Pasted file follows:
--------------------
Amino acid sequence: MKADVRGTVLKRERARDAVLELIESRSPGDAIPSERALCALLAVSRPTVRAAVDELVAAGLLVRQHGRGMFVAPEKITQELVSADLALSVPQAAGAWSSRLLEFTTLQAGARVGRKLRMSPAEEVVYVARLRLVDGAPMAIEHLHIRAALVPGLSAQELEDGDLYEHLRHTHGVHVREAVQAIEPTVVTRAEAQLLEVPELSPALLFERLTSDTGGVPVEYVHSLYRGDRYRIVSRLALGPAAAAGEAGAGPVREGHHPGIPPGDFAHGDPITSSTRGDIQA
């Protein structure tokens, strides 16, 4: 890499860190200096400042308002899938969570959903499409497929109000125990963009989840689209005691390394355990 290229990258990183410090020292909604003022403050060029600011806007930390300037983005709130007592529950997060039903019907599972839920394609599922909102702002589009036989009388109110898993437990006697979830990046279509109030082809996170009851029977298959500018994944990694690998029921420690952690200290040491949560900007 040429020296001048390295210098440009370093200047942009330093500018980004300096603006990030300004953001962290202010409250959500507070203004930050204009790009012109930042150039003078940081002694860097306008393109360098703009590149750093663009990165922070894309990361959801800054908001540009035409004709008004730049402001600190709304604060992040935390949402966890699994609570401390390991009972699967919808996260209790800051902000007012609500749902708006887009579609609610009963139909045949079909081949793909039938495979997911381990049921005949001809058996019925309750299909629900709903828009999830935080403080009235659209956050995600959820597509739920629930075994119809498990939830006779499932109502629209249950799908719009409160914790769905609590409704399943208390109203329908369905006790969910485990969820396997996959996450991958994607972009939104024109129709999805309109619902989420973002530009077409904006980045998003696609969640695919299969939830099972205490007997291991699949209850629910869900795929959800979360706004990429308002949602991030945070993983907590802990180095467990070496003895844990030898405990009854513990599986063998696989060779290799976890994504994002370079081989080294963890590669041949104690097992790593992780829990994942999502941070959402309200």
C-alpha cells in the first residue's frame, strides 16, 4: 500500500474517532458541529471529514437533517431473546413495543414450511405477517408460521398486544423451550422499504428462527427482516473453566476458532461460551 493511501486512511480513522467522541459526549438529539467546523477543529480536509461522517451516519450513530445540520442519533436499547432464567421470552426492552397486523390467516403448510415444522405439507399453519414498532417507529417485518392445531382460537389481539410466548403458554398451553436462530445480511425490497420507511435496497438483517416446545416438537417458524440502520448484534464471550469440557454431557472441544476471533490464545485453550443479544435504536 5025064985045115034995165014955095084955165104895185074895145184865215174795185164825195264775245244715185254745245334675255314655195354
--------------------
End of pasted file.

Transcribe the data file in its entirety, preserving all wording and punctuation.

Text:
Amino acid sequence: MKADVRGTVLKRERARDAVLELIESRSPGDAIPSERALCALLAVSRPTVRAAVDELVAAGLLVRQHGRGMFVAPEKITQELVSADLALSVPQAAGAWSSRLLEFTTLQAGARVGRKLRMSPAEEVVYVARLRLVDGAPMAIEHLHIRAALVPGLSAQELEDGDLYEHLRHTHGVHVREAVQAIEPTVVTRAEAQLLEVPELSPALLFERLTSDTGGVPVEYVHSLYRGDRYRIVSRLALGPAAAAGEAGAGPVREGHHPGIPPGDFAHGDPITSSTRGDIQA
């Protein structure tokens, strides 16, 4: 890499860190200096400042308002899938969570959903499409497929109000125990963009989840689209005691390394355990 290229990258990183410090020292909604003022403050060029600011806007930390300037983005709130007592529950997060039903019907599972839920394609599922909102702002589009036989009388109110898993437990006697979830990046279509109030082809996170009851029977298959500018994944990694690998029921420690952690200290040491949560900007 040429020296001048390295210098440009370093200047942009330093500018980004300096603006990030300004953001962290202010409250959500507070203004930050204009790009012109930042150039003078940081002694860097306008393109360098703009590149750093663009990165922070894309990361959801800054908001540009035409004709008004730049402001600190709304604060992040935390949402966890699994609570401390390991009972699967919808996260209790800051902000007012609500749902708006887009579609609610009963139909045949079909081949793909039938495979997911381990049921005949001809058996019925309750299909629900709903828009999830935080403080009235659209956050995600959820597509739920629930075994119809498990939830006779499932109502629209249950799908719009409160914790769905609590409704399943208390109203329908369905006790969910485990969820396997996959996450991958994607972009939104024109129709999805309109619902989420973002530009077409904006980045998003696609969640695919299969939830099972205490007997291991699949209850629910869900795929959800979360706004990429308002949602991030945070993983907590802990180095467990070496003895844990030898405990009854513990599986063998696989060779290799976890994504994002370079081989080294963890590669041949104690097992790593992780829990994942999502941070959402309200």
C-alpha cells in the first residue's frame, strides 16, 4: 500500500474517532458541529471529514437533517431473546413495543414450511405477517408460521398486544423451550422499504428462527427482516473453566476458532461460551 493511501486512511480513522467522541459526549438529539467546523477543529480536509461522517451516519450513530445540520442519533436499547432464567421470552426492552397486523390467516403448510415444522405439507399453519414498532417507529417485518392445531382460537389481539410466548403458554398451553436462530445480511425490497420507511435496497438483517416446545416438537417458524440502520448484534464471550469440557454431557472441544476471533490464545485453550443479544435504536 5025064985045115034995165014955095084955165104895185074895145184865215174795185164825195264775245244715185254745245334675255314655195354